It could also, in time, see the new capital venture beyond P/C reinsurance, Speare-Cole suggested. “Liability classes are certainly more problematic an investors’ proposition and there are many different issues involved. Nonetheless, we might see a more tradable position emerge over time, for example focusing on the ‘dead’ business with a run-off portfolio.”

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Room for All?

But should traditional reinsurers necessarily regard these newcomers as a threat, or is there enough business out there to keep all parties happy, especially given the tougher new capital adequacy requirements set out under the Solvency II regime?

“As respects capital requirements, the allocation of AUM to the insured event risk class by the capital markets is but a small fraction of the total,” Peter Hearn, global chairman of Wills Re, pointed out. “Assign a 1 percent asset allocation to insurance event risk and it would equal 87 percent of the estimated global reinsurance P&C surplus.”

He noted that the pension funds also enjoy a competitive advantage over traditional reinsurers relative to their cost of capital, enabling them to write P/C reinsurance at a lower margin than the longer-established market participants.

Hearn added that the prolonged low interest rate environment that has resulted from efforts to kick-start economies on both sides of the Atlantic has undoubtedly contributed to the influx of new capital into the reinsurance market. Once rates begin to climb again, other forms of investment will regain their attraction.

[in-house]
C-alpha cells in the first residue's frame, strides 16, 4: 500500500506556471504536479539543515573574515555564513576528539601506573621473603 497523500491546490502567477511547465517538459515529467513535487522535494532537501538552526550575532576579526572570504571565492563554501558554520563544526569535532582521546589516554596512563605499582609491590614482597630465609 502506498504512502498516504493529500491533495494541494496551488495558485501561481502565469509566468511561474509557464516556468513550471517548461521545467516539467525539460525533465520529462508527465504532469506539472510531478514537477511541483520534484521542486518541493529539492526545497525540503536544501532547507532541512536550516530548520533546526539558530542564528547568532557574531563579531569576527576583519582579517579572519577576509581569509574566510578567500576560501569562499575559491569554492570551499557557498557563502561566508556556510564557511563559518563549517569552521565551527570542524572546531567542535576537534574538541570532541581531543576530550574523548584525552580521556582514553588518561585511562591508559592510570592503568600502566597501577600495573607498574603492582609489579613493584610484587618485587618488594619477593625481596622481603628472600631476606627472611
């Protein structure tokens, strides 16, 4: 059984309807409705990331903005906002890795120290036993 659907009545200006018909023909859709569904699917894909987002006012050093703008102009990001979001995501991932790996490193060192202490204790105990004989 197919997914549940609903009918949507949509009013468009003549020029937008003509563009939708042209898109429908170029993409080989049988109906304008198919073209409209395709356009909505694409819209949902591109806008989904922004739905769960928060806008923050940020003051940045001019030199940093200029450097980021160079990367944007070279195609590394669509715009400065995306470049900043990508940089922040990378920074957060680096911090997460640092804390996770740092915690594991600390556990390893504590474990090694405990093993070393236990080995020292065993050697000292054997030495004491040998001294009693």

“There are potentially several other factors that could bring about a reduction in the current inflows,” Hearn said. “These are, in no particular order, capacity and/or margin compression, significant loss activity, model uncertainty, inflation and alternative asset classes offering similar returns but less volatility.”

It would take a very large loss to staunch the influx of new capital.

As Speare-Cole noted: “A loss in the region of $20 billion no longer qualifies as a major event. To cause disruption, the figure either needs to be substantially more — or some totally unexpected development occurs, something that has never been factored in by the market and fundamentally challenges the basic assumptions that underpin the new capital.”

A.M. Best’s Holzberger agreed. “These [new] investors understand the risk, and demand for alternative vehicles such as ILS still far exceeds supply,” he said. “It is possible that a year of ILS losses could scare away some capital market players, but the reality is that there would likely be several new entrants ready to take their place.”

Graham Buck is a UK-based writer and has contributed to Risk & Insurance® since 1998. He can be reached at riskletters.com.

More from Risk & Insurance

More from Risk & Insurance

4 Companies That Rocked It by Treating Injured Workers as Equals; Not Adversaries

The 2018 Teddy Award winners built their programs around people, not claims, and offer proof that a worker-centric approach is a smarter way to operate.
By: | October 30, 2018 • 3 min read

Across the workers’ compensation industry, the concept of a worker advocacy model has been around for a while, but has only seen notable adoption in recent years.

Even among those not adopting a formal advocacy approach, mindsets are shifting. Formerly claims-centric programs are becoming worker-centric and it’s a win all around: better outcomes; greater productivity; safer, healthier employees and a stronger bottom line.